Tag Archives: dialogue

Effective communication saves relationships

effective communication2

Communication is key. I already wrote a post emphasizing on the same but for the sake of all my readers, I’ll just write some more. Communication…communication…communication…that is the answer to many problems being faced by so many people:

“My husband might be cheating on me,” a lady cries.

“Have you talked about it with him?” A concerned friend asks.

“No, I heard it on the grapevine. And I think it’s true,” the aggrieved wife replies.

“I think my thirteen year old daughter is having sex,” another woman tells her friend.

“Why do you say that? The friend asks.

“Because the other day she left her purse in the car and as I picked it up condoms fell out.”

“Have you asked her about it?” The friend argues. “Maybe they’re not hers.”

“I don’t know. Maybe,” the woman replies, clearly stressed out.

There are just so many scenarios I could think of where people are not happy because so many things-the important ones especially-go unsaid. Sometimes there are misunderstandings between me and my sisters, who I consider my confidants, and at times I see my parents arguing only because they haven’t discussed some seemingly petty issues, which when left unaddressed morph into gargantuan problems.

For relationships to thrive, there must be tonnes of trust, and communication should be as vital as breathing. I’m not a shrink, but I feel those are the two ingredients for a successful relationship. In my opinion, there can’t be love without trust, and without proper communication there can be no trust. Even two people in love could break up for the most trivial of issues, just because they didn’t talk it out.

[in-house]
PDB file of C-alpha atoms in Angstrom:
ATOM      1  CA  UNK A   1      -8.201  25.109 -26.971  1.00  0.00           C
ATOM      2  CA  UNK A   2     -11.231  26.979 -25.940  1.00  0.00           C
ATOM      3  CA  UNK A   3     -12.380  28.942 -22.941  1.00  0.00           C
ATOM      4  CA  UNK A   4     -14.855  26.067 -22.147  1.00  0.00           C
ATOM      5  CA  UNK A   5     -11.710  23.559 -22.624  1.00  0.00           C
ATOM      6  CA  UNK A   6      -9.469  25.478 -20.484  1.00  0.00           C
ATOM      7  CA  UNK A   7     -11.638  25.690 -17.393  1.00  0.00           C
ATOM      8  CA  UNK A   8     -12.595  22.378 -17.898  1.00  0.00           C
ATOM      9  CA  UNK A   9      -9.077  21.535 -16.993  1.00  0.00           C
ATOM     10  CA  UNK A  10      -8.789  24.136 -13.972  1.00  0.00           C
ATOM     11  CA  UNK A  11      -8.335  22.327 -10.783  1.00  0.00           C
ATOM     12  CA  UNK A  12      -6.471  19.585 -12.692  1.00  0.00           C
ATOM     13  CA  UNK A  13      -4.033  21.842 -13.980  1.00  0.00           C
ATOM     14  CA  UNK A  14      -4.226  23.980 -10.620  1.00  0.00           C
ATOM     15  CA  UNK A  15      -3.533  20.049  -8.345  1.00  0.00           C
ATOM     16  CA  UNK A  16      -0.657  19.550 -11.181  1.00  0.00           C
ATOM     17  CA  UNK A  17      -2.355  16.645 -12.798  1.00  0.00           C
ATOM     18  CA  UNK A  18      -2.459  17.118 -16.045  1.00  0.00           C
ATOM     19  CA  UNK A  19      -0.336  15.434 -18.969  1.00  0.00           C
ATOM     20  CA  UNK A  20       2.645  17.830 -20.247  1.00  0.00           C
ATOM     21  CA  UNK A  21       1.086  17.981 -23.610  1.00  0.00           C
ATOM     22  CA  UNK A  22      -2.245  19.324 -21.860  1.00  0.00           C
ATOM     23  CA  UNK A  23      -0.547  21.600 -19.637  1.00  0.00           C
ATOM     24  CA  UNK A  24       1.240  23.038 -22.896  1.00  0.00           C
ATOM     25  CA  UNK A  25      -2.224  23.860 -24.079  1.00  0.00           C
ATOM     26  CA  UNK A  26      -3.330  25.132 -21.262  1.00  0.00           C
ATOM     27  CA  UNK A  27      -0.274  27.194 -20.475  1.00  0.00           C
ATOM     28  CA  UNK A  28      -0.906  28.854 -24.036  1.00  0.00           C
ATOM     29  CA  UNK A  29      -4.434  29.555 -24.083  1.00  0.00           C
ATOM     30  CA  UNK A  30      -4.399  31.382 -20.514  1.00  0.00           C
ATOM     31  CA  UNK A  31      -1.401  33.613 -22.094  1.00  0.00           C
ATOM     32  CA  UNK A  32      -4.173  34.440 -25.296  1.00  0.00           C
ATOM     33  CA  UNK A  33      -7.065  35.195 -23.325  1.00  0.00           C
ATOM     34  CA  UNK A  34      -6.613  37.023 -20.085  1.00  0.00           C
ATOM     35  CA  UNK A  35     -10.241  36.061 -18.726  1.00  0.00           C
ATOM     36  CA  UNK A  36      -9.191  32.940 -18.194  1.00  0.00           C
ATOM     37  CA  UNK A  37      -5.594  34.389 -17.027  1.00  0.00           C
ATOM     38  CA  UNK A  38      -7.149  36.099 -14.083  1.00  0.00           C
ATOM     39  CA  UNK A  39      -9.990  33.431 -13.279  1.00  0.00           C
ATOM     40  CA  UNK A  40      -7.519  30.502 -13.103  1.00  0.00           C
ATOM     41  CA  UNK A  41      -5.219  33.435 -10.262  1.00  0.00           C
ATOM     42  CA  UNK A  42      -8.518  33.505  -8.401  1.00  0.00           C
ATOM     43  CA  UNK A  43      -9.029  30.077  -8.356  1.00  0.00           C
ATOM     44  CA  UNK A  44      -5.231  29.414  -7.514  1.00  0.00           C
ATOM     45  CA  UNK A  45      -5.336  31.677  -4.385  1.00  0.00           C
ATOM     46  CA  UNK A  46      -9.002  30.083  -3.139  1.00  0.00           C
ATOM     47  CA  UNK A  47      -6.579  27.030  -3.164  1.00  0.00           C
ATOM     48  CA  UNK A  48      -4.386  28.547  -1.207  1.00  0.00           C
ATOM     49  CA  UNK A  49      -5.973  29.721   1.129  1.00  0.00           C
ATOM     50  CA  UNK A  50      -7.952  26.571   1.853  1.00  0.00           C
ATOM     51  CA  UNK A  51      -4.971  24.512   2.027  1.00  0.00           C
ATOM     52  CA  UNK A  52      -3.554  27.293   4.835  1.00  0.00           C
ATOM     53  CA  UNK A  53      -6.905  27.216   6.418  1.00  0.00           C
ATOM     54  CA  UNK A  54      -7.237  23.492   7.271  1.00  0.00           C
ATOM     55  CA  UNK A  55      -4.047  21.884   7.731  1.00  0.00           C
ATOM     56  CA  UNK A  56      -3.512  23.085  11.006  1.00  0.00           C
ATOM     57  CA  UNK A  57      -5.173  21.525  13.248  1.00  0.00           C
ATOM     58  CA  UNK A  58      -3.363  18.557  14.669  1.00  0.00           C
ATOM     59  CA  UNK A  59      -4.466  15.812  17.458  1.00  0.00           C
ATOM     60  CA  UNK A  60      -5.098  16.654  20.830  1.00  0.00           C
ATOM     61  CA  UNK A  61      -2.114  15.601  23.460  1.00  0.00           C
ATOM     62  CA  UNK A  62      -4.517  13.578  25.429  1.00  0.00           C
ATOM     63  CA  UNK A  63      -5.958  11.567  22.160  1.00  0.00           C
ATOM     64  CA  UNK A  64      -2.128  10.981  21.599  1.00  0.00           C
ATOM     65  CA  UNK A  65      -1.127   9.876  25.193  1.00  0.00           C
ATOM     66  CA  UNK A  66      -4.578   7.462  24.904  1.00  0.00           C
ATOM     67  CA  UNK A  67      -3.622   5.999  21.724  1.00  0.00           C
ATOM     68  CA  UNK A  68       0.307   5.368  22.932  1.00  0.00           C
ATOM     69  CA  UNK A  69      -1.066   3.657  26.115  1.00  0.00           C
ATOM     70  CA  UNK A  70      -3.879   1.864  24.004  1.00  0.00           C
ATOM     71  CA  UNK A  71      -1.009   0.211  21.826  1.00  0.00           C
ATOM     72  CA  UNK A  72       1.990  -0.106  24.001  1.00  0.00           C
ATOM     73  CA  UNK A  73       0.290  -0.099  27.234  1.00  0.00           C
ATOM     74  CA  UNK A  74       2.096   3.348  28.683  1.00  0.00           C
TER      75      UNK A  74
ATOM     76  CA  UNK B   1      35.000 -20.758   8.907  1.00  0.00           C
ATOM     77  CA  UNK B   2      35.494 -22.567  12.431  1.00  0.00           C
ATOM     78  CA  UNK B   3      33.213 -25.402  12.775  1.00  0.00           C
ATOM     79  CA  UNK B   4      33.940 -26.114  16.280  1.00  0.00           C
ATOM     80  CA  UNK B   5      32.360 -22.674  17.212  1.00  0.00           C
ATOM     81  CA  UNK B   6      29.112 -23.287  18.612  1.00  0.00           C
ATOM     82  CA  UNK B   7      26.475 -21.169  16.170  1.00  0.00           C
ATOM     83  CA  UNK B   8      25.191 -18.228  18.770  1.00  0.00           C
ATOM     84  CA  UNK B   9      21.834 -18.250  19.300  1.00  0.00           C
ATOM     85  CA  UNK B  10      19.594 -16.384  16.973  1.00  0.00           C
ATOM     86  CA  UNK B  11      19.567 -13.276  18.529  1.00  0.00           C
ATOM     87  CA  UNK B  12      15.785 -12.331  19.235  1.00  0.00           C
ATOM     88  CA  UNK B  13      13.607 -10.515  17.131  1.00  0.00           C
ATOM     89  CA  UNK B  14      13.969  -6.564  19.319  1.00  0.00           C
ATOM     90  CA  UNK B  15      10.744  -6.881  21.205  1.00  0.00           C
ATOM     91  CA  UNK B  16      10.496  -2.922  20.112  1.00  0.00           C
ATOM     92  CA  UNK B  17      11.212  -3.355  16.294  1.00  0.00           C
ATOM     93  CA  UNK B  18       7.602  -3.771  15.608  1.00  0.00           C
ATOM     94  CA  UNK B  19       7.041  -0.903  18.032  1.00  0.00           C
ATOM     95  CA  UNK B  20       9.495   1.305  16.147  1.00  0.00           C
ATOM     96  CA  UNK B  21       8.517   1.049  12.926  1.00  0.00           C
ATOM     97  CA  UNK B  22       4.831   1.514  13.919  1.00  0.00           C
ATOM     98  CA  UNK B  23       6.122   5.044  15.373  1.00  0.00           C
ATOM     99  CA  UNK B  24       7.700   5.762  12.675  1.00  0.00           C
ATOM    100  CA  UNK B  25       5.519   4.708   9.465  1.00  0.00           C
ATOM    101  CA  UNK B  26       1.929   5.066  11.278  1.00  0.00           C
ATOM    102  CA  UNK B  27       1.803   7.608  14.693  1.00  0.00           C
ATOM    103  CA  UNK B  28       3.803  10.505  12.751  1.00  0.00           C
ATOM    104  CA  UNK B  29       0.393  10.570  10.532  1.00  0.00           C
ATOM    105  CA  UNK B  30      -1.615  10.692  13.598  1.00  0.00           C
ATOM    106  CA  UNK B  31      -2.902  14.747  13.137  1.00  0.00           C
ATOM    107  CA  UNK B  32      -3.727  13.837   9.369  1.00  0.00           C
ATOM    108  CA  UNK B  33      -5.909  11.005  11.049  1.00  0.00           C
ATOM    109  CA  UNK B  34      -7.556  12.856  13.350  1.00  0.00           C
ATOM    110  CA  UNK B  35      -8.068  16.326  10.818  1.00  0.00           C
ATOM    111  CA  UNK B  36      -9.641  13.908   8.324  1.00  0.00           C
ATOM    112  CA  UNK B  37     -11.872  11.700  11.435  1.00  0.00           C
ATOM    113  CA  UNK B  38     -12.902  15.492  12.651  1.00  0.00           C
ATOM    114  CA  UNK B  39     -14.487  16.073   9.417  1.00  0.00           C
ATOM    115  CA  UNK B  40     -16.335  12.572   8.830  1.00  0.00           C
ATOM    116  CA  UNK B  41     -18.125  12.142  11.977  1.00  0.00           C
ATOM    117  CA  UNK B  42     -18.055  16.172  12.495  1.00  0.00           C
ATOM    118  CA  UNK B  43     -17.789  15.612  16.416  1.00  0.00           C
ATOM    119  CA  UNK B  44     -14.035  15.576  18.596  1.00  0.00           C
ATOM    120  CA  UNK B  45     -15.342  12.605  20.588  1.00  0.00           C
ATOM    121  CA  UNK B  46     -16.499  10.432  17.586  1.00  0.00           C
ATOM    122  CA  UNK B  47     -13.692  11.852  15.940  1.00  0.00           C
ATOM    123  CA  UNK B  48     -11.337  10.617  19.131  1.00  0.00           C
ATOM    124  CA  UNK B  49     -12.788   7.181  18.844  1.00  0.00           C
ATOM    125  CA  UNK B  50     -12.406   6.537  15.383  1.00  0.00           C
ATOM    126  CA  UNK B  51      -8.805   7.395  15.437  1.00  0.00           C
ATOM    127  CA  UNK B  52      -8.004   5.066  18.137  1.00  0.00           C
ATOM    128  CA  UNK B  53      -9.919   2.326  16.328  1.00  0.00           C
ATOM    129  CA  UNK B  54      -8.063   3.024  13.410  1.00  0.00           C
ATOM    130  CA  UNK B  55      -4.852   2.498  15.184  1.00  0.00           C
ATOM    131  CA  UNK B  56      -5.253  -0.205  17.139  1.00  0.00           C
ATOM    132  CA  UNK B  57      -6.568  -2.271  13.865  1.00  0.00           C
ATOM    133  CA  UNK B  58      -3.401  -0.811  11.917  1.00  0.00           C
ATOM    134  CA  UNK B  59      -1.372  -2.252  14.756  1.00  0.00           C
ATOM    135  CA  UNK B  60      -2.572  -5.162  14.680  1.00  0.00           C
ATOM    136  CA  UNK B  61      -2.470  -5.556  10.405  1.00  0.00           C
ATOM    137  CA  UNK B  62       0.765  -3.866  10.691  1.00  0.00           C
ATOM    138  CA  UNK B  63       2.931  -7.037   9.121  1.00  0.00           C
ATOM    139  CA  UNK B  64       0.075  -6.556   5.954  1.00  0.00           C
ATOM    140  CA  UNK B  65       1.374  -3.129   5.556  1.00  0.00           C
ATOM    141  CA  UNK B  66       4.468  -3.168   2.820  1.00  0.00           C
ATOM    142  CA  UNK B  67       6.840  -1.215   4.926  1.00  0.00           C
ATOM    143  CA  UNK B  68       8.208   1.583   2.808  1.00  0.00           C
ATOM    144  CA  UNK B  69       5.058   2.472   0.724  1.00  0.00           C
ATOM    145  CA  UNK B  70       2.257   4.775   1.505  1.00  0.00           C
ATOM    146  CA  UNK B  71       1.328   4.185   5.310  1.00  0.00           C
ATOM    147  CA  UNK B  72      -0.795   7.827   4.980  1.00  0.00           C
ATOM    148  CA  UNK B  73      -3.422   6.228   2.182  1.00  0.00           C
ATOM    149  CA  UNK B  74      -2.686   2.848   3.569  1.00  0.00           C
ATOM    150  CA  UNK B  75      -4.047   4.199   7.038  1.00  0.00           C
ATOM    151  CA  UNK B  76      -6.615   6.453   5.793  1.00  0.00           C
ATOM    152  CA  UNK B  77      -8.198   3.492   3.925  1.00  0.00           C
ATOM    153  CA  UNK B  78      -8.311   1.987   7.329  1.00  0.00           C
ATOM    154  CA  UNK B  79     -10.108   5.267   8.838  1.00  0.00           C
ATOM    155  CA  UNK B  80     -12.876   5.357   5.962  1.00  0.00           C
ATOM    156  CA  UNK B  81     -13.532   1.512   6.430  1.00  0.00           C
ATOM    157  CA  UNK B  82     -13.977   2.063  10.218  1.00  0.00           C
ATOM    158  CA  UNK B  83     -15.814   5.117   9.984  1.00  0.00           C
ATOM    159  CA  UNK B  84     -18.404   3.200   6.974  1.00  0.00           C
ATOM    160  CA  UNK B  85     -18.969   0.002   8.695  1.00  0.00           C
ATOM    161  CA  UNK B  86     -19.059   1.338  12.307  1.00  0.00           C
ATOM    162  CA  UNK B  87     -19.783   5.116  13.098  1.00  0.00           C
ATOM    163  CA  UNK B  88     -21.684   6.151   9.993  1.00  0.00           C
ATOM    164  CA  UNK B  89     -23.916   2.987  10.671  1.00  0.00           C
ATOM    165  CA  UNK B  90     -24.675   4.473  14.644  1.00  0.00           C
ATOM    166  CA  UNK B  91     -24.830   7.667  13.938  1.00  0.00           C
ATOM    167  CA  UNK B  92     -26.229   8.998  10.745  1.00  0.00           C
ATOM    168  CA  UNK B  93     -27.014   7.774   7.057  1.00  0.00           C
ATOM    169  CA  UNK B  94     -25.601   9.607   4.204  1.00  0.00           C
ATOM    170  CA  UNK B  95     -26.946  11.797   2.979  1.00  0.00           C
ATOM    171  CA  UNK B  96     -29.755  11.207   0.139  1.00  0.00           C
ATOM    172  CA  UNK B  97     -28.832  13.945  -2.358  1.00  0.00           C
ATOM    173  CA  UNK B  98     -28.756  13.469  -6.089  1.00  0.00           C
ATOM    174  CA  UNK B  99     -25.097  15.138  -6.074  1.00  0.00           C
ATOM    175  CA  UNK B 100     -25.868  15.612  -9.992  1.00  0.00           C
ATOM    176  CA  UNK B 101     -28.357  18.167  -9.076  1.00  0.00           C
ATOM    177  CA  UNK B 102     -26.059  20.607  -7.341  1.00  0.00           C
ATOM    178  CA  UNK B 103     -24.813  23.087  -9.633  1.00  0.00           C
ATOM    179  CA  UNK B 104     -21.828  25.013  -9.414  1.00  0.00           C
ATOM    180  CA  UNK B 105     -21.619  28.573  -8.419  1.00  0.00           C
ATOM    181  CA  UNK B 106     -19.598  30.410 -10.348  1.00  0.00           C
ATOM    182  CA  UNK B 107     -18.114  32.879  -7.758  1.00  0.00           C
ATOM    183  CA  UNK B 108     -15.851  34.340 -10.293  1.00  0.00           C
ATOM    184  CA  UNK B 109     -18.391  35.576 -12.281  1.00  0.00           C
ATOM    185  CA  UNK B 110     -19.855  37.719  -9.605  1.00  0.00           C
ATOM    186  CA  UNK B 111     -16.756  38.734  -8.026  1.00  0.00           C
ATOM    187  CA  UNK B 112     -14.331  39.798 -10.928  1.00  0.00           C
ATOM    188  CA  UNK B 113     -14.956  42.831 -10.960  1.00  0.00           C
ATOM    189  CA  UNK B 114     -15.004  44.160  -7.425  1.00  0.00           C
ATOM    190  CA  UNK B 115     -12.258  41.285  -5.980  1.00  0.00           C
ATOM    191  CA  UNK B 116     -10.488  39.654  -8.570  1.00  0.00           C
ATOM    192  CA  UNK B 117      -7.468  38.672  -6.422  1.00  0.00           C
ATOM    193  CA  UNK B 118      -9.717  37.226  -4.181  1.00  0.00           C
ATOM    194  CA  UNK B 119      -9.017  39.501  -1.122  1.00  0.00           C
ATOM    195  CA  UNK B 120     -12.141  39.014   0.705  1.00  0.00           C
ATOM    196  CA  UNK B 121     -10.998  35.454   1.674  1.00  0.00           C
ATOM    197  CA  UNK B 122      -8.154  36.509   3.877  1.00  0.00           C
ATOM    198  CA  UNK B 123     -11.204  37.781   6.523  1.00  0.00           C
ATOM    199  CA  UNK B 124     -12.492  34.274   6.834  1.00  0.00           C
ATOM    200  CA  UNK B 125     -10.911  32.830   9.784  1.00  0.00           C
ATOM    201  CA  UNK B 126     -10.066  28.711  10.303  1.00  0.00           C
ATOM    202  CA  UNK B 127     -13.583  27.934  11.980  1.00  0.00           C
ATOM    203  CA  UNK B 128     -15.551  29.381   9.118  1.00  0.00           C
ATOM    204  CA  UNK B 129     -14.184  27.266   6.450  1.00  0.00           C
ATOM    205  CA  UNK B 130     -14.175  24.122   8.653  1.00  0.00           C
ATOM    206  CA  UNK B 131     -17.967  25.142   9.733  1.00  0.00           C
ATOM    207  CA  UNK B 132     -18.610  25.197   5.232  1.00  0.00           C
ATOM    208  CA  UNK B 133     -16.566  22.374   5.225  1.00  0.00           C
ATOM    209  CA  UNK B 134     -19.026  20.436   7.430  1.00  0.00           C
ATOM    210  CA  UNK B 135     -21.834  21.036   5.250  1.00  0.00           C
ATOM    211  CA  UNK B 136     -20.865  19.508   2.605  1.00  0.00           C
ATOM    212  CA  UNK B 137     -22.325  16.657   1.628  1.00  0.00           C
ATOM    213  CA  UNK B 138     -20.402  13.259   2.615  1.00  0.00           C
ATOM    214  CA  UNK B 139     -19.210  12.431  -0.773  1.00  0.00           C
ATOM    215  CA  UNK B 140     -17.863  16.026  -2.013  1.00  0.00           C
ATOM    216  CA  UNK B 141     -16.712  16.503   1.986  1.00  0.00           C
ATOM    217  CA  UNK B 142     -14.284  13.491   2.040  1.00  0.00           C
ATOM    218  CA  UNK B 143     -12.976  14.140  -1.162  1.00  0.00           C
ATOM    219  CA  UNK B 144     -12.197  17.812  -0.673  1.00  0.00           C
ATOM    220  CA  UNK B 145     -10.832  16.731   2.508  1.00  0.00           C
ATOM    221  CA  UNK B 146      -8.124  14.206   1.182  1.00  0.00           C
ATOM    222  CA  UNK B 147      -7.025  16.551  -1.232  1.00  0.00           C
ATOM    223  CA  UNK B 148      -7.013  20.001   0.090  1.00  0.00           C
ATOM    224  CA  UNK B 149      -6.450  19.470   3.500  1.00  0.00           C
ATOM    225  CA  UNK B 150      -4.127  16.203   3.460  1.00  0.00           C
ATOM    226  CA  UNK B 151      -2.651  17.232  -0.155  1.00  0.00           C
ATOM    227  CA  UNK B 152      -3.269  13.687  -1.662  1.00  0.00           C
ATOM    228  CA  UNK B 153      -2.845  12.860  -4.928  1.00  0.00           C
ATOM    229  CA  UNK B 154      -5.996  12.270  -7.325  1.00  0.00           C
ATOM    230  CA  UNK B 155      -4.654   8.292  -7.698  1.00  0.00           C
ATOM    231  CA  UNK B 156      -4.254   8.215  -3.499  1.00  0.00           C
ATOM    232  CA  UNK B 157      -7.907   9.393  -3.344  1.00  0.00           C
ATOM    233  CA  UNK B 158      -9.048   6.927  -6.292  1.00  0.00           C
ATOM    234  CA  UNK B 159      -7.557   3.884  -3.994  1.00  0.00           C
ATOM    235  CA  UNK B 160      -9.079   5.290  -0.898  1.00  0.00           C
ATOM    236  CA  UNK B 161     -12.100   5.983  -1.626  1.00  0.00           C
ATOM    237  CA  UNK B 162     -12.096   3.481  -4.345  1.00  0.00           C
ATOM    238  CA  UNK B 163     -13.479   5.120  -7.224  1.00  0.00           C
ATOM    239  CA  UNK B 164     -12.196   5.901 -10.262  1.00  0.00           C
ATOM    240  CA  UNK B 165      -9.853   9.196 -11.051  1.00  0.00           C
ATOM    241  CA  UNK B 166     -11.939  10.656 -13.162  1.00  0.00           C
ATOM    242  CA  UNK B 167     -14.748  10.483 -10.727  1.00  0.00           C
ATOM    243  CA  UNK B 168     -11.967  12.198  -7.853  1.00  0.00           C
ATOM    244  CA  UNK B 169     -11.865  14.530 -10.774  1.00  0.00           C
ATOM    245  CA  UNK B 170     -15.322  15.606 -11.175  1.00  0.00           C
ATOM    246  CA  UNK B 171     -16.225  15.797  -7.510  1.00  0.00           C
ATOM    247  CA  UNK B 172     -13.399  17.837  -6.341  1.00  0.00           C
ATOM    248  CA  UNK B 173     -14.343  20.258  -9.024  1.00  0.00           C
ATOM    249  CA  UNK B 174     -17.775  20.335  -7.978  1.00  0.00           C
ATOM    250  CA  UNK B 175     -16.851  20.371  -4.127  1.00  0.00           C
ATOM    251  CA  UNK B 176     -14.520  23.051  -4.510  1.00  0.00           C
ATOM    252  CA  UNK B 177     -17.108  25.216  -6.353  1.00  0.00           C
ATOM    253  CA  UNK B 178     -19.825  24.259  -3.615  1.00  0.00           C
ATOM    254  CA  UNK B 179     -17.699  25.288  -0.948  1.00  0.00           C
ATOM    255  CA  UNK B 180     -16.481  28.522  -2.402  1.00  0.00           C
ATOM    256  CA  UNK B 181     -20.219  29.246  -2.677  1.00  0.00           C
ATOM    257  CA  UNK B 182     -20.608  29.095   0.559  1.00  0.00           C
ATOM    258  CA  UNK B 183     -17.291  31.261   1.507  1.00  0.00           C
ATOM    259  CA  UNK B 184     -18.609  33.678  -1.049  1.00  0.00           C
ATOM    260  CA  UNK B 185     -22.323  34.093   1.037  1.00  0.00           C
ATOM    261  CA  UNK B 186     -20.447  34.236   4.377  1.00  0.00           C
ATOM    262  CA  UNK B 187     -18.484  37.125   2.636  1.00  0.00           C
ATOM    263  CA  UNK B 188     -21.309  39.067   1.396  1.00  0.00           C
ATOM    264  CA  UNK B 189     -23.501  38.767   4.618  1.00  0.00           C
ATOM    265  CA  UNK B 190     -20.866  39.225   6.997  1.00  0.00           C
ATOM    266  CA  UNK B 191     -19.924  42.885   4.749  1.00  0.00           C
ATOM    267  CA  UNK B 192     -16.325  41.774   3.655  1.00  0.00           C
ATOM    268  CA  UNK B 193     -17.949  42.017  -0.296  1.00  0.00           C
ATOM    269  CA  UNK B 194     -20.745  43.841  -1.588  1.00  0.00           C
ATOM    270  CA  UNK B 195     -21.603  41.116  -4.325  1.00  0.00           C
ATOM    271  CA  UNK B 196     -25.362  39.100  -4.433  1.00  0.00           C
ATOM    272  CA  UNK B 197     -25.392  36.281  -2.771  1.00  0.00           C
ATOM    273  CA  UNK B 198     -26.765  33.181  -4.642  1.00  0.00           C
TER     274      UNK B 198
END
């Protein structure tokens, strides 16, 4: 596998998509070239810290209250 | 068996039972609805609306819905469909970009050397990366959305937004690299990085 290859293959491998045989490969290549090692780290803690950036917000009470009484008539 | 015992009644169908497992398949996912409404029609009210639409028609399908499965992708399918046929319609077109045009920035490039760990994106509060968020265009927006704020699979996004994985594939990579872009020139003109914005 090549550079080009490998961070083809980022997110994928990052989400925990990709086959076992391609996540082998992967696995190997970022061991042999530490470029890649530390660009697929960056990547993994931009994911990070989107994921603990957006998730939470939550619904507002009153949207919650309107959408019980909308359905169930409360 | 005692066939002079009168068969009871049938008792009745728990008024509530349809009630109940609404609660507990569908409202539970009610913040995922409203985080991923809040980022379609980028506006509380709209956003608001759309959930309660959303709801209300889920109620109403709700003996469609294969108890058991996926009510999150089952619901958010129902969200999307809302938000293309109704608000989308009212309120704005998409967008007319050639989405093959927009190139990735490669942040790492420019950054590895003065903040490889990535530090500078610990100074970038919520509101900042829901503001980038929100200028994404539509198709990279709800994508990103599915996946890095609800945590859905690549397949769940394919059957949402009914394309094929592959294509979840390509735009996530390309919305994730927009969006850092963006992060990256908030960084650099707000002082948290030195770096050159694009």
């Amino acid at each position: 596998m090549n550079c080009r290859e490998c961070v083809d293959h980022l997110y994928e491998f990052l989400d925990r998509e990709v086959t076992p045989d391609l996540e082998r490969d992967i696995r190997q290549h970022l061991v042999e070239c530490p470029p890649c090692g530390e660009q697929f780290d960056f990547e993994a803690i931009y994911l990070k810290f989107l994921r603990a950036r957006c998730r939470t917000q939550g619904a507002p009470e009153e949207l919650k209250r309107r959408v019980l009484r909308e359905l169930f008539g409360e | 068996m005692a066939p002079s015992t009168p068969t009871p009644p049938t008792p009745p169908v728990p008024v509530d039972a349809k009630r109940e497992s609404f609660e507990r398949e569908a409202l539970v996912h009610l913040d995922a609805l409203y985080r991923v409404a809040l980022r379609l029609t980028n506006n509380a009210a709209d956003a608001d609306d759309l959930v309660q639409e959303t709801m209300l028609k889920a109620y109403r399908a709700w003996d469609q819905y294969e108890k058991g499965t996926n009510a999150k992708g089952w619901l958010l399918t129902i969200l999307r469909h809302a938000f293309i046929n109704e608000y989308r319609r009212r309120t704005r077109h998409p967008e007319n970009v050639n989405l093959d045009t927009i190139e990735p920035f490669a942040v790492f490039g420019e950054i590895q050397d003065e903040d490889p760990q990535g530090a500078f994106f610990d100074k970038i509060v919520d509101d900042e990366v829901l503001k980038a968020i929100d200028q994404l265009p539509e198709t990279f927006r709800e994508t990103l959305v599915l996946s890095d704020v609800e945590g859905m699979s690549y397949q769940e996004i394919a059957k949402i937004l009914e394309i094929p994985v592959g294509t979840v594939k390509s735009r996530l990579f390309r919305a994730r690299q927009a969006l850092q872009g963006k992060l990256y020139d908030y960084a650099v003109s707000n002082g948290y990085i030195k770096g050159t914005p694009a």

There’s this Indian drama that has me so captivated. I’m not so sure why I watch it; I can’t even say it’s the plot I like because I always feel it has so many loopholes, but at the same time, I just can’t stop watching it…I guess it’s my sheer curiosity to see how things turn out. It revolves around themes like love and trust-which in my opinion is usually misplaced; deception, betrayal, revenge… One of the main protagonists found herself separated from her husband because a few issues went misunderstood. Aggrieved, she went to seek her platonic childhood friend’s advice. Oblivious to her and her husband, who was now best buddies with this friend, was the fact that it was this same friend who had created the rift between them as he wanted the woman all for himself. In his defence, he had loved the woman since they were kids and couldn’t bear seeing her sharing her life with another man other than him.

The friend asked one of his minions to pretend he and the wife had an affair and somehow it worked out so perfectly. They made it so convincing that the wife was indeed cheating on her husband. The plan was to make the husband suspicious of his wife so he would get so infuriated and subsequently break up with her. The plan worked out perfectly. Within no time the wife had left her palatial home and moved back to her parent’s house.

The platonic friend would meet up with the wife, trying to convince her why it was in her best interest to divorce her husband, and later he would advise the husband to do the same. The husband, who was convinced his wife was cheating on him, didn’t want anything to do with his her; he wouldn’t pick her calls. The small misunderstanding graduated into a big mess, only because they wouldn’t sit down and discuss it civilly.

effective communication

As I watched them I couldn’t help thinking, can’t they just get over their anger and pride and talk it out? I just got so bugged; I decided I wouldn’t watch it again. Unfortunately I-like many humans-am weak; I couldn’t resist watching it the next time day. Eventually, the minion confessed everything to the couple after realizing they didn’t deserve such cruelty from someone who masqueraded as a friend, when he was the principle cause of their woes.